I went completely on my own–no kids, no husband–and it was beautiful. For five days I got to play, play, play and do exactly what I wanted to do. As a mom of young children, I can assure you, this never happens (although my husband might beg to differ).

It was a trip filled with so many new experiences for me. When I got home, I admit I was a little sad to be returning to my normal, predictable, responsible life. I truly love my life, and I love my family, but it was such a refreshing break to be just Jaime for a short time–in as pure and powerful and unadulterated a form as possible.

I think everybody needs this kind of reconnection to self every once in awhile. There are lots of ways to get there, but the way I do it–the way I get back to my essence and remember who I am, really–is through play.

And, the more I think about it, the more I realize a large part of my need for play as an adult is to fill a craving for new experiences. When we’re kids, everything is new; everything is an adventure. Sometimes as adults, if we’re not careful, life starts to get a little too routine. We lose that wondrous, innocent feeling of experiencing everything through fresh eyes. But we don’t have to…

The experience of my transformative trip inspired me to make a list of all the ways I loved to play as a kid… and the ways I love to play today, as an adult:

The ways I played as a kid:

    • Go exploring in nature (my family had a dairy farm; I’d spend all day roaming around the pastures and woods, naming and mapping out landmarks and having adventures)
    • Ride my bike
    • Play with my animals (at various times: cats, dogs, a goat, ducks, chickens, a calf, box turtles and tadpoles I’d caught, etc.)
    • Draw
    • Play dress-up
    • Pretend
    • Make up stories
    • Daydream
    • Dance and sing, listen to music
    • Make movies, take photos, write stories, pretend to be a reporter
    • Read
    • Bake (actual edible) cakes and cupcakes… and also mimosa-leaf soup and roly poly mud-cakes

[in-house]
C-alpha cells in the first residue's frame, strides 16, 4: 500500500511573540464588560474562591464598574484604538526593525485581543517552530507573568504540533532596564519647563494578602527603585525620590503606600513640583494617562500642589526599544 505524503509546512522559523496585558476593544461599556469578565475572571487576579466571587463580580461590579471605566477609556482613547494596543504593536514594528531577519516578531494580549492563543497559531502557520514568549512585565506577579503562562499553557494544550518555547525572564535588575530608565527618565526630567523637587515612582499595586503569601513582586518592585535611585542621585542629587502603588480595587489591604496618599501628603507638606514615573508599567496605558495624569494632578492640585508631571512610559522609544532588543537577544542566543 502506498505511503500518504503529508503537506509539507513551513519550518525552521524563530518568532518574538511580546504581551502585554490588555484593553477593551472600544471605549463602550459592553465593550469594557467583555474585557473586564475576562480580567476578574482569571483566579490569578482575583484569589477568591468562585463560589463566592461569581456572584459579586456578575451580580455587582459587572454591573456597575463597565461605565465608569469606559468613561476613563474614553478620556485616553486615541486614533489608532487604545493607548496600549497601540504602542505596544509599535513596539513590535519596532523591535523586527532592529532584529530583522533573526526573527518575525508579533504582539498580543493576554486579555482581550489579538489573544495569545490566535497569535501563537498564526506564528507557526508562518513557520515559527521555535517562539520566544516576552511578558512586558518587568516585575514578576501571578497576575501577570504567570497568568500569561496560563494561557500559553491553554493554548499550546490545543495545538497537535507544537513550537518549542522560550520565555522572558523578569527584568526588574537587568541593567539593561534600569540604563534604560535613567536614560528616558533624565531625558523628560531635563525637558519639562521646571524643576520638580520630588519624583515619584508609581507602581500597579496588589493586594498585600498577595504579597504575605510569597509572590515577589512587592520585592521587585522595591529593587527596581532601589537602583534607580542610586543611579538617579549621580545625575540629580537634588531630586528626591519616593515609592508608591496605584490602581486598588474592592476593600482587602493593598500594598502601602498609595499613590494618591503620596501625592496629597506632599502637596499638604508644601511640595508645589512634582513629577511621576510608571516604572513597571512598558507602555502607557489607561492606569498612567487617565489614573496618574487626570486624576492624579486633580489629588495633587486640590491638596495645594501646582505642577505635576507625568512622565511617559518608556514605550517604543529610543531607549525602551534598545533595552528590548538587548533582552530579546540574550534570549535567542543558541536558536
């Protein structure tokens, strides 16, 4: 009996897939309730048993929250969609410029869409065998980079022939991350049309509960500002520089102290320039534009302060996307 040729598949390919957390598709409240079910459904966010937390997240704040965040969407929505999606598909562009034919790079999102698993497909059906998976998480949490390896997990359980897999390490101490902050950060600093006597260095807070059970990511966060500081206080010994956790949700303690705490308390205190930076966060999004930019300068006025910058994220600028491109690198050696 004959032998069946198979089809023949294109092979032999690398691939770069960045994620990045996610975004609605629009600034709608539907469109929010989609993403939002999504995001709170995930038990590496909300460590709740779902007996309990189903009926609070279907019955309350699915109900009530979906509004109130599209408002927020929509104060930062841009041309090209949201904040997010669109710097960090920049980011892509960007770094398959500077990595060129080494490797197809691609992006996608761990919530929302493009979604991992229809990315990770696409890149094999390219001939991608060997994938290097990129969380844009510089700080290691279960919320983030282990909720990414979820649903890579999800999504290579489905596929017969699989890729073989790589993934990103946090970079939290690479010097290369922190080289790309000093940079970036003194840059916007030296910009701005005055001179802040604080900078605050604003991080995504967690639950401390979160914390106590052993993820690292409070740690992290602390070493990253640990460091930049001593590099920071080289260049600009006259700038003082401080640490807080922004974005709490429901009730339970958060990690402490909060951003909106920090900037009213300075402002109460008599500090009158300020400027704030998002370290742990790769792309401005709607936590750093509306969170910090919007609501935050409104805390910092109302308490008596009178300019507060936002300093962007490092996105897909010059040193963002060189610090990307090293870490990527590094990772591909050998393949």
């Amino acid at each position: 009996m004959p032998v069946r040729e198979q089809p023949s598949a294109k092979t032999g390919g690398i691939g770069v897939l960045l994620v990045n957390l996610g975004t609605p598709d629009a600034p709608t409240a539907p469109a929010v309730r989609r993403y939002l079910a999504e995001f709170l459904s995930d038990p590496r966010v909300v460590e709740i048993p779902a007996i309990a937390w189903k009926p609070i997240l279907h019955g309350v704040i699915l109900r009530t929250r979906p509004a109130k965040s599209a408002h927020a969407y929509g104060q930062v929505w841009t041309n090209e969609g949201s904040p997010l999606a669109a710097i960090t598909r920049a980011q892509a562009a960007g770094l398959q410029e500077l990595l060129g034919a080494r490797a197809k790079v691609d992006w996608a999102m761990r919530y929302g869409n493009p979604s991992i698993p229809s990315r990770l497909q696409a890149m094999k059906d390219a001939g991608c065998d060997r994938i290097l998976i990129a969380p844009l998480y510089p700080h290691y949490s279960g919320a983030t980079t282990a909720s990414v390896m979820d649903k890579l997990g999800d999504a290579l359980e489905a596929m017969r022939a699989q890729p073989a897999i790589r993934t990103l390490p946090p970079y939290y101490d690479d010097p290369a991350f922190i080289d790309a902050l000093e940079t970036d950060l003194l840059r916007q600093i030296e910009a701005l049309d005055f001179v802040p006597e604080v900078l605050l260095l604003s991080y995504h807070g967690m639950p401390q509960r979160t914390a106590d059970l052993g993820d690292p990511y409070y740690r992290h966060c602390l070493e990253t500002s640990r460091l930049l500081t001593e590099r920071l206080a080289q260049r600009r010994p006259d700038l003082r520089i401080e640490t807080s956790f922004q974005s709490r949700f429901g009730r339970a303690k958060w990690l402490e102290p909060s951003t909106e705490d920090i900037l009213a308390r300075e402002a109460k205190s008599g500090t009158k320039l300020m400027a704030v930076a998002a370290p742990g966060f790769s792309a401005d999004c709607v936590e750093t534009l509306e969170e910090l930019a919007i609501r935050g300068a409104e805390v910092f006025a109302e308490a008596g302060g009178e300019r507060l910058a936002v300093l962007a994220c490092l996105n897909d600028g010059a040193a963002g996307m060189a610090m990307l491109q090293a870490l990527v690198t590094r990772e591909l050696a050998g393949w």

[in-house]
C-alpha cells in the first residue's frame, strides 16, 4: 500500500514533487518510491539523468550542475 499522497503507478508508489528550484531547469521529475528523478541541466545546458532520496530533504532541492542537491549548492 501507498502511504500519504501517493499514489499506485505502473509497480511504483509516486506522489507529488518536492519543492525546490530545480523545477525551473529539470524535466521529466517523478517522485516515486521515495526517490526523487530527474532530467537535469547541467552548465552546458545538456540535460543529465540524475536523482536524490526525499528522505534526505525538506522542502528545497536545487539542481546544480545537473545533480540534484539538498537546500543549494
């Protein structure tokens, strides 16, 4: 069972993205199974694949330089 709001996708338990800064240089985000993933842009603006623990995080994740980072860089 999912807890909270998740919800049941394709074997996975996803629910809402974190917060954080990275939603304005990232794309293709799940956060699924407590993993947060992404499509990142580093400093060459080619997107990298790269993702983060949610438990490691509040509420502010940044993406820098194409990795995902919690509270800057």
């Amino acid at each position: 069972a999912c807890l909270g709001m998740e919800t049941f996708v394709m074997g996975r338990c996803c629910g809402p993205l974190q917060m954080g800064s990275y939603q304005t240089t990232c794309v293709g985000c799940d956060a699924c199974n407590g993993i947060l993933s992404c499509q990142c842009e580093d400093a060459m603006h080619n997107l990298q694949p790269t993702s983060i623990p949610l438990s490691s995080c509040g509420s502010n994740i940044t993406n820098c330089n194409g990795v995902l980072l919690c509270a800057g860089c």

• Climb trees
    • Build forts (in the cedar tree in my mom’s yard, between the hay bales at the farm, in that old oak with the nails in the bark…)
    • Play in the rain/mud/creek

This is me playing today... at DMB Caravan with Susan. I swear I have not been happier in ages!

The ways I play as an adult:

    • Go exploring in nature; explore my neighborhood
    • Travel
    • Ride my bike/run
    • Play with my kids (it’s a good excuse to slip in the occasional game of hide-and-seek or tag)
    • Play dress-up (although now, unlike when I was a kid, I usually have somewhere to go after I get all dressed!)
    • Pretend/make up stories/daydream (aka “I’m a writer”)
    • Dance and sing, listen to music (at home, at concerts, in my head, all the time)
    • Write/blog/think about interesting ideas
    • Take photos
    • Read
    • Cook, enjoy, try new foods
    • Good conversation and laughter with friends
    • Climb trees, play in the rain/mud (yeah, sometimes!)

So… what about you? How did you play as a kid?  How do you play now? See any similarities? Feeling the urge to dive back into some forgotten passions? Listen to this and think about it a bit, then I wanna hear all about it!

“Scream and shout it loud, oh innocence! In the days when all we did would never end. …Bring that beat back to me again…”

© Jaime Greenberg and discovered in play, 2011